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Our Watery Worlds: UW Aquatic Science Open House

A family looks at a table exhibit during the UW Aquatic Science Open House

When: May 4th, 2019 from 1-4 pm
Locations: Fishery Sciences Building (FSH), 1122 Boat Street, Seattle, WA 98105;
Ocean Sciences Building (OSB), 1492 NE Boat St, Seattle, WA 98105
Cost: FREE!
Come join us for a free and family-friendly afternoon of hands-on learning at Our Watery World, the second annual aquatic science open house at the UW to celebrate science and research that relates to water.We will have tours of the UW Fish Collection, the Research Vessel Rachel Carson, and real working science labs at the UW School of Aquatic and Fishery Sciences and School of Oceanography. 

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Protected by Prawns

In rural communities across the tropics, a parasitic disease called schistosomiasis that is carried by freshwater snails currently infects more than 220 million people, rivaling malaria in its prevalence. Capable of residing in an infected human for more than 30 years, the Schistosoma parasite can cause debilitating and often-fatal health complications, including liver failure, bladder cancer, and an increased risk of AIDS. An estimated 280,000 people in Africa alone die each year from the disease. Despite 50 years of medical intervention and the availability of a relatively inexpensive and effective drug, the disease has stubbornly resisted eradication efforts, largely due to the ease with which the parasite reinfects its human hosts.

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The Ocean Modeling Forum presents Pacific herring research in Haida Gwaii, British Columbia

The Ocean Modeling Forum (OMF) is a University of Washington program run through the School of Aquatic and Fishery Sciences that aims to bring together interdisciplinary scientists, modeling experts, decision makers, and other people invested in ocean resources. The OMF helps managers frame questions, understand the strengths and limitations of different models, and learn how to incorporate models in their work. 

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Wisdom of Crowds: A Conversation with Andrew Berdahl

School of salmon staging at mouth of Sam Creek.

In 1906 while attending a livestock fair in Plymouth England, Sir Francis Galton witnessed an interesting contest where locals were trying to guess the correct weight of a slaughtered and dressed ox (think jellybeans in a jar, but for butchers). He examined all 800 guesses and calculated the median calling it the vox populi, or “voice of the people,” reasoning that this would cancel out outliers on either side of the true answer. Astonishingly, the median guess was extremely close–within .8%–of the weight measured by the judges and closer than any individual guess. “This started the idea of the wisdom of crowds, where if you have a whole bunch of independent guesses you can average them, cast off the errant guess on either side and hone in on the right answer,” said Dr. Andrew Berdahl one of the University of Washington School of Aquatic and Fishery Sciences’ newest faculty members.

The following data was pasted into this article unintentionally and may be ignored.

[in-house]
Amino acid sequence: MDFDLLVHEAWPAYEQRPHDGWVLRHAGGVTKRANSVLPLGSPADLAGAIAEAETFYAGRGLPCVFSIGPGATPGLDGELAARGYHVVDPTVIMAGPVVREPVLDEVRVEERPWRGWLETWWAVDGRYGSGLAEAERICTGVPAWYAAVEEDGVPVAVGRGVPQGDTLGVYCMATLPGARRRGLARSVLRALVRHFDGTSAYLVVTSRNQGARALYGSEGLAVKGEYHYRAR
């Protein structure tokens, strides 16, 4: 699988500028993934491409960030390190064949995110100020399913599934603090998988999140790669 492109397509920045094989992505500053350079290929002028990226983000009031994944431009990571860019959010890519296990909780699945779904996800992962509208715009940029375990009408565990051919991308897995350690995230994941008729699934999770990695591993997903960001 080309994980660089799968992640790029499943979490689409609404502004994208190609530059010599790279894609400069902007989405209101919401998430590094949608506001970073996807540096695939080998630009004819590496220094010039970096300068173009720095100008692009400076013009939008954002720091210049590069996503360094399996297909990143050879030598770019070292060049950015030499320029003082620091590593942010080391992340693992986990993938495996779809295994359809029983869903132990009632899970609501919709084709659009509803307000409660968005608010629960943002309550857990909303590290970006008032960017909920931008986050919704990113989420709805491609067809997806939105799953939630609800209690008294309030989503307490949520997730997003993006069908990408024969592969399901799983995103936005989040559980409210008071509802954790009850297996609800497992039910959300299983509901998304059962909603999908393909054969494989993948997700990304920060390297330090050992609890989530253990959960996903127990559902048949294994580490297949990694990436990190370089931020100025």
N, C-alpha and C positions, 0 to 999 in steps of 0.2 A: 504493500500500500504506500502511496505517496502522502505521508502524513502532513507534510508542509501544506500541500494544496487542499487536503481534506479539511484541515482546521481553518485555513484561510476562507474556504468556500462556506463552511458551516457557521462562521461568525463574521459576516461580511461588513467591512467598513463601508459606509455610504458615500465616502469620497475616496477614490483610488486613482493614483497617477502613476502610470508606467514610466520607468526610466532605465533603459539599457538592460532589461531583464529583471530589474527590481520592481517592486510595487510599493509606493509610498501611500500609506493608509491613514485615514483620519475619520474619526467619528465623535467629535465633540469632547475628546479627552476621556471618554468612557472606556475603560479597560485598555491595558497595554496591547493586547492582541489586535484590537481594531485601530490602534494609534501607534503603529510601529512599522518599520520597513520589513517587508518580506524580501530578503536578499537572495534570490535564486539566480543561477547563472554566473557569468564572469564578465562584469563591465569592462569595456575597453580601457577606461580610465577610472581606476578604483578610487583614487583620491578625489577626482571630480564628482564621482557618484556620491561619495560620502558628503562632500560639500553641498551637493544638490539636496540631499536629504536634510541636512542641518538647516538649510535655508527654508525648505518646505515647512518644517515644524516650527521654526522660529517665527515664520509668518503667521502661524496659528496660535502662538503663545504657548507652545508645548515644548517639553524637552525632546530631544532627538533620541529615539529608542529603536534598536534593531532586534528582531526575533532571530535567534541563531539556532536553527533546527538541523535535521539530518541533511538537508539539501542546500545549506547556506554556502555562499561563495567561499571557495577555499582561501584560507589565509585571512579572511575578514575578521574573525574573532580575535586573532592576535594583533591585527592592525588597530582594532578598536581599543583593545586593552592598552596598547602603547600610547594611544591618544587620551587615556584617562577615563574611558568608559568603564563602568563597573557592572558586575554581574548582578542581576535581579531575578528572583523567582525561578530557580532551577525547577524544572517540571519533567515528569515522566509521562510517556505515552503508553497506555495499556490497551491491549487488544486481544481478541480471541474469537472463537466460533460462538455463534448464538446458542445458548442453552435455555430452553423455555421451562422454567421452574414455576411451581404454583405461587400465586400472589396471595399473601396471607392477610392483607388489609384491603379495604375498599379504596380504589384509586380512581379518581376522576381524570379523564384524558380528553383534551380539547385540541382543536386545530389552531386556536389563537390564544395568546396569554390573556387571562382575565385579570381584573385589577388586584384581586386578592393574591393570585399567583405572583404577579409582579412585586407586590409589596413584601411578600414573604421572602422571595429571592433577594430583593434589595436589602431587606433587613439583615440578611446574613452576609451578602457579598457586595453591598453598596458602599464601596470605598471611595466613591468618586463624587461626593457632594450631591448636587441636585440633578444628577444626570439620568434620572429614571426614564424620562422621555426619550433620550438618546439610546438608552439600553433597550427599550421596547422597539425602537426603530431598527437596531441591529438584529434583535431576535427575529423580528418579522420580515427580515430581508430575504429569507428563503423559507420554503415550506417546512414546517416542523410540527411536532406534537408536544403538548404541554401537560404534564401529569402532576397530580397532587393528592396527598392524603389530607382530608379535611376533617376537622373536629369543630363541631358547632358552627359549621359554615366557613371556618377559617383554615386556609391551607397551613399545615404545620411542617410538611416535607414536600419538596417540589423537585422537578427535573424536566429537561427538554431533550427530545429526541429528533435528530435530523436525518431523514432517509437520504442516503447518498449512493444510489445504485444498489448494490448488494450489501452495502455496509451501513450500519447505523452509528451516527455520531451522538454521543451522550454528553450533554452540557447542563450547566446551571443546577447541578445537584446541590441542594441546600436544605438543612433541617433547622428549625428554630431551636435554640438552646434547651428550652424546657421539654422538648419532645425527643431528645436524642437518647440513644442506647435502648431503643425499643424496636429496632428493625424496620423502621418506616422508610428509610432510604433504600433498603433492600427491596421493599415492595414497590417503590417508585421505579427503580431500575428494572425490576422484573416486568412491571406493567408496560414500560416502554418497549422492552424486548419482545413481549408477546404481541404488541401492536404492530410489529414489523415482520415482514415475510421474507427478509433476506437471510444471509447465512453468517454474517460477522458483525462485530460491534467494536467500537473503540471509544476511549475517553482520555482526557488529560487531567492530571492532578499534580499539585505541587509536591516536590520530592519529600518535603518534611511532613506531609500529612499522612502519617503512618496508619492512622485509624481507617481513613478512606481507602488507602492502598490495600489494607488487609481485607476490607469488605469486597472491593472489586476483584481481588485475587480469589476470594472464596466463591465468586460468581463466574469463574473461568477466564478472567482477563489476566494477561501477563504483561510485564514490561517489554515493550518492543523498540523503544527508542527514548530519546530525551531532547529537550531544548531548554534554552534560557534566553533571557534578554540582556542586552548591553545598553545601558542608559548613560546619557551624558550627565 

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Helping bird science while walking along the beach: lessons from 17 years of the COASST project

Citizen science, where the nonexpert public joins in freely to produce useful science, has grown to more than 2100 projects on the SciStarter website alone. These projects range from online identification of astronomical objects, to gaming-like projects predicting how proteins will fold (Foldit), to seasonal bird counts. One long-running project is COASST (Coastal Observation and Seabird Survey Team) where members of the public conduct monthly surveys of beach areas from California to Alaska looking for bird carcasses. 

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Centennial Story 48: Nathan Taylor (Post Doc, 2006-2008) and Erin McClelland (MS 2004; PhD, 2008)

The SAFS alumni at our wedding

“Having recently moved, we sometimes find ourselves asking ‘how did we end up living in Madrid?’ The answer lies in part in our professional and personal experiences gained at SAFS.”
“While at SAFS, I studied salmon hatchery/wild interactions and growth through the lens of quantitative genetics with Kerry Naish”, says Erin. “I was also a teaching assistant for the Conservation Genetics class for several years, which had a considerable impact on my continued interest in science education.”
Nathan was at SAFS as a post-doctoral fellow from 2006 to 2008. 

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